– Local authorities still not having Staying Put policies in place
– That it isn’t available to young people in residential care
– It isn’t available to every child, because that would make it unaffordable
There were concerns – the decision not to extend the same right to children in residential care has been a controversial one, which many have spoken up against – but overall the move was popular. The government backed local authorities with £40 million over three years to implement the policy, and figures released this month show that 1,560 care leavers last year stayed with their families for three months after their 18th birthday.
But, despite the policy’s popularity, in the year following Staying Put’s launch there have been further concerns over funding for councils and for carers, how local authorities will implement Staying Put, how this change effects the dynamic within families, and that recurring question of why the policy hasn’t been extended to residential care.
Under Staying Put arrangements some foster carers’ rates have fallen from £400 to £120 a week for the child in their care, which is particularly significant for those who foster as a full-time career.
“There’s a real implication of ‘can foster carers afford to keep young people?’,” Williams explains, “We’re seeing some local authorities not fully understanding that actually those foster carers not receiving the same level of funding means that has a direct impact on their ability to continue to foster.”
Sab Jagpal, practice support team lead on Staying Put for The Fostering Network, says councils have also voiced concerns about the £40 million earmarked for helping with Staying Put: “I think services have been very critical that that money hasn’t been ringfenced specifically for Staying Put. There’s no national standard or expectation around what that Staying Put allowance will look like.”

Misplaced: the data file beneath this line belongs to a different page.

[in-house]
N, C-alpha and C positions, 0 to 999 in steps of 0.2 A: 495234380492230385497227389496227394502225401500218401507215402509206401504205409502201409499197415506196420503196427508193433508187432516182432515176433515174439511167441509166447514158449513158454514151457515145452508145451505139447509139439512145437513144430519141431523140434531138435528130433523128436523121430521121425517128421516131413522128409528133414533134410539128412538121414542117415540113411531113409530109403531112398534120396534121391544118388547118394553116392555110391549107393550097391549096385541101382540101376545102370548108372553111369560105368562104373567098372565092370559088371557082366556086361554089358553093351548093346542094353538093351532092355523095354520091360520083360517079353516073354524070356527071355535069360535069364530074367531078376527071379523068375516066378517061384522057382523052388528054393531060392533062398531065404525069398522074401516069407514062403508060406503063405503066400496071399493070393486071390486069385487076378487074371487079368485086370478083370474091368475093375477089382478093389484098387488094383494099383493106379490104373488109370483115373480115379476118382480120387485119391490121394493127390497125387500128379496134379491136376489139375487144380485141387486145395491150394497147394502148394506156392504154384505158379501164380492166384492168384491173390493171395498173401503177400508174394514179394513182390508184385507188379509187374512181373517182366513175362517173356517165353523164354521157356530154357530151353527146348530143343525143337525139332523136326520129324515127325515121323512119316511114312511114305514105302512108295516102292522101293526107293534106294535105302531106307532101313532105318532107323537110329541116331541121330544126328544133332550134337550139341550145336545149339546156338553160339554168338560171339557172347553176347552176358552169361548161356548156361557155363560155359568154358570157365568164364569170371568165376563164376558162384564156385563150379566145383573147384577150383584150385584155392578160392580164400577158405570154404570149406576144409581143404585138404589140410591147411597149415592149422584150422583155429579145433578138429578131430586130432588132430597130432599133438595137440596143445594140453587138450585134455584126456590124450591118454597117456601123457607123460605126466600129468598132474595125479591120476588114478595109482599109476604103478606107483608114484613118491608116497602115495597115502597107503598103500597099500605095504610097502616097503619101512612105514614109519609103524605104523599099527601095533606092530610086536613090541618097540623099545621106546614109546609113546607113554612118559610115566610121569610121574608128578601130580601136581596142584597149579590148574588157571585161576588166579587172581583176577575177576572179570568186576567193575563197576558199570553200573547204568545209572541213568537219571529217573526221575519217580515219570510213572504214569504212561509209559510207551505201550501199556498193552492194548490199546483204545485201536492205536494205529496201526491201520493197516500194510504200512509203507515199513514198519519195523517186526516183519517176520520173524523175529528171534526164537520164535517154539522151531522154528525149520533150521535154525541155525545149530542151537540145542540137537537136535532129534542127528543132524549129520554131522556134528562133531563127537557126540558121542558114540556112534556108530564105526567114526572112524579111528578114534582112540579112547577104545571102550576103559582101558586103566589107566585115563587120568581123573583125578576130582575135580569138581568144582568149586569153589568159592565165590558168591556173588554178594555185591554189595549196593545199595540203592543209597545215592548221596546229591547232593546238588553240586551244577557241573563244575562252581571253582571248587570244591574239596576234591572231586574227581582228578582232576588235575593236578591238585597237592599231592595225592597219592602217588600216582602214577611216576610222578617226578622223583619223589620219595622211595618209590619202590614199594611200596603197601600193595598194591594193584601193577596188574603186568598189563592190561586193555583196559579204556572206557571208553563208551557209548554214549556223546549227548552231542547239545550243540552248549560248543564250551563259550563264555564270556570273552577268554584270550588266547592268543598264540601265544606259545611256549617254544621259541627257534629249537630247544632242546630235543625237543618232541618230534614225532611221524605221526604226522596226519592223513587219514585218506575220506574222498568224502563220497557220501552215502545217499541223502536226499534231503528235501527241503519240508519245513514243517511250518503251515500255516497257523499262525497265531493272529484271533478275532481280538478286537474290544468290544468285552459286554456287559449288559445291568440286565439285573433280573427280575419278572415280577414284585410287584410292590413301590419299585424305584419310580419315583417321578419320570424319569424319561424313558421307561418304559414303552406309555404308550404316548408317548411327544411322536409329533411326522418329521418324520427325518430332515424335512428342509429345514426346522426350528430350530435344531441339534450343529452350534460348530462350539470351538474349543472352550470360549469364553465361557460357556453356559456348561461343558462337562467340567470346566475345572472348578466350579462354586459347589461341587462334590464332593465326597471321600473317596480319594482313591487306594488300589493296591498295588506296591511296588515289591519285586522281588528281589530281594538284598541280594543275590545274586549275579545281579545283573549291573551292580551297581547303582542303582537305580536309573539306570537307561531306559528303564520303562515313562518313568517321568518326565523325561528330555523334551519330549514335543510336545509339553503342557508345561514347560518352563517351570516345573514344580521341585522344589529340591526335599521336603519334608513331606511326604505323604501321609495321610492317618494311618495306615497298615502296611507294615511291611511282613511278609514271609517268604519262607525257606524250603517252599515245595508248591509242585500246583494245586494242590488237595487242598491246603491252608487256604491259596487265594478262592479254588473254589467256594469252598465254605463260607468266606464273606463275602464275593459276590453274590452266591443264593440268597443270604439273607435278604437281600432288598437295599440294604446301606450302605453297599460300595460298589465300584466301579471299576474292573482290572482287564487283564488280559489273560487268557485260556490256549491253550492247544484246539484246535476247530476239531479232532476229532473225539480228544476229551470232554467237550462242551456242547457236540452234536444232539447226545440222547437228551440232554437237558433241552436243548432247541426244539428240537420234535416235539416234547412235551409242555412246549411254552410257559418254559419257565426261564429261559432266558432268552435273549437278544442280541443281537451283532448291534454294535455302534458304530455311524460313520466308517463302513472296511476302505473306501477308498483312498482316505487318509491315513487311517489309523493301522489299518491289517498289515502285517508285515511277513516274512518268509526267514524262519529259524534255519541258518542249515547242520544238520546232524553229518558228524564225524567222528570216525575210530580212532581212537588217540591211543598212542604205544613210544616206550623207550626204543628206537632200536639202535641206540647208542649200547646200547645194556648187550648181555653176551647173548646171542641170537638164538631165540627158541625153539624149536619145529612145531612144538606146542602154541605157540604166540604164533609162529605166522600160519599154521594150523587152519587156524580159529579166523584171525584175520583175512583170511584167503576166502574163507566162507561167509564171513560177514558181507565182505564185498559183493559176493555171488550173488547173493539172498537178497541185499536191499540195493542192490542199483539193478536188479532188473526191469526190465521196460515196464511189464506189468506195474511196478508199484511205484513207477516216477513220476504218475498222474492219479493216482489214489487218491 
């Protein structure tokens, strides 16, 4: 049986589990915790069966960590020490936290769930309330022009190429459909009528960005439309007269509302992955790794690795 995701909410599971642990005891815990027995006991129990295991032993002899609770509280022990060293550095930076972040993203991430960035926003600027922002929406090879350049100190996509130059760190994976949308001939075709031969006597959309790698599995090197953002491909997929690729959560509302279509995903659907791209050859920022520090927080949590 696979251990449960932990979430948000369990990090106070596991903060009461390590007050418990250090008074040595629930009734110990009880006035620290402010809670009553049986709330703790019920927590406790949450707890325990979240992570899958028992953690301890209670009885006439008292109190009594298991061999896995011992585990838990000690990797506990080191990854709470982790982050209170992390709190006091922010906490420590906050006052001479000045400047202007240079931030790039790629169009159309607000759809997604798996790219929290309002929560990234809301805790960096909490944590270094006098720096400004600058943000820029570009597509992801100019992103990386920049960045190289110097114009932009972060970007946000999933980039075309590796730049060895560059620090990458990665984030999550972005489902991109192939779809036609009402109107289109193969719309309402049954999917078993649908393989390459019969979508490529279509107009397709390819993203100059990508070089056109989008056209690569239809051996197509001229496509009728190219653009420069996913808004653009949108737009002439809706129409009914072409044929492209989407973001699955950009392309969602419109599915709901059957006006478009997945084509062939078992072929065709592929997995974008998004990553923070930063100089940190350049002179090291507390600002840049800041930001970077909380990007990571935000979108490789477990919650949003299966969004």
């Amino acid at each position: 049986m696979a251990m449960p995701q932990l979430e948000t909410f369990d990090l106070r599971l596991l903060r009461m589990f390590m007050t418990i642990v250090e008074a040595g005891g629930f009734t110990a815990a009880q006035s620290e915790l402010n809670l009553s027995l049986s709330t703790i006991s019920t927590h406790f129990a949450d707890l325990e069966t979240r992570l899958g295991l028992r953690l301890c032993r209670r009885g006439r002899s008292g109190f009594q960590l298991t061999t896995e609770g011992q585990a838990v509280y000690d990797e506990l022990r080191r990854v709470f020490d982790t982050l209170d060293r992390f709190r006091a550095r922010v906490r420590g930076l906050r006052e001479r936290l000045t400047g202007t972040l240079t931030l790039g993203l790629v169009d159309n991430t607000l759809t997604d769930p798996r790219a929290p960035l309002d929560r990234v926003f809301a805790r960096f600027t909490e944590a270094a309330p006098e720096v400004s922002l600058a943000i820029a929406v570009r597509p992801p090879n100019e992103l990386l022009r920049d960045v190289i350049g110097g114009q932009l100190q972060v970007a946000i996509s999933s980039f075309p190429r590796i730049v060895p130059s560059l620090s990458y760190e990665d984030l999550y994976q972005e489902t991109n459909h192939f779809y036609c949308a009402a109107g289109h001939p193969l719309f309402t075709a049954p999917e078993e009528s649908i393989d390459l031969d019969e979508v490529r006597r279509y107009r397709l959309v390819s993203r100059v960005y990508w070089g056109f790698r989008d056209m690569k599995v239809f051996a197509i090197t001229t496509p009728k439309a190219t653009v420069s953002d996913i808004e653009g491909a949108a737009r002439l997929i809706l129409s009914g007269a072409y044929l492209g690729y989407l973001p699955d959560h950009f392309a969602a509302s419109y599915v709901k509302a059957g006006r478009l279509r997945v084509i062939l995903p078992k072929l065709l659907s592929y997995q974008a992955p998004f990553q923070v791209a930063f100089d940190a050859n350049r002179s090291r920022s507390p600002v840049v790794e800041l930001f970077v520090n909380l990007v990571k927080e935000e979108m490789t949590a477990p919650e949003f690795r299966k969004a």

Some of the funding was “under-costed”, according to David Graham, national director of the Care Leavers’ Association. “This is one of those policies where you have to say not every foster child in foster care will be able to do it otherwise it would become unaffordable,” he says.
“We know from real life that not every young person is going to want to do that, which is fair enough, but if it becomes a really positive thing then you would want a lot more young people to be having it, in which case it is going to cost a lot more,” Graham adds.
Alison O’Sullivan, president of the Association of Directors of Children’s Services, shares this concern, saying that local authorities are seeing “as we implement Staying Put for foster carers, the money that the government has allocated is not sufficient to meet the costs”.
’Problems in supporting Staying Put arrangements extend wider than just pay for foster carers.
“If you were a reasonable parent,” Williams explains, “and you have an 18-year-old who has started work, you may not charge them the full going rate in terms of rent and support costs. So reasonable parents might charge a small amount for an 18-year-old to remain living at home whereas, as part of the funding arrangements, the young person if they are working seems to be paying a large element towards their costs.”
It can be perceived, in this circumstance, that the young person who stays with foster carers and gets into work is being punished for the kind of success the policy is designed for.
Away from funding, there are wider implementation issues. Jagpal admits she has “seen sight of only a few revised policies to date”.
Duties not met
Chloe Cockett, policy and research advisor for The Who Cares? Trust, adds it is concerning that, a year after the legislation came into force, she is hearing about local authorities not fully meeting their duties.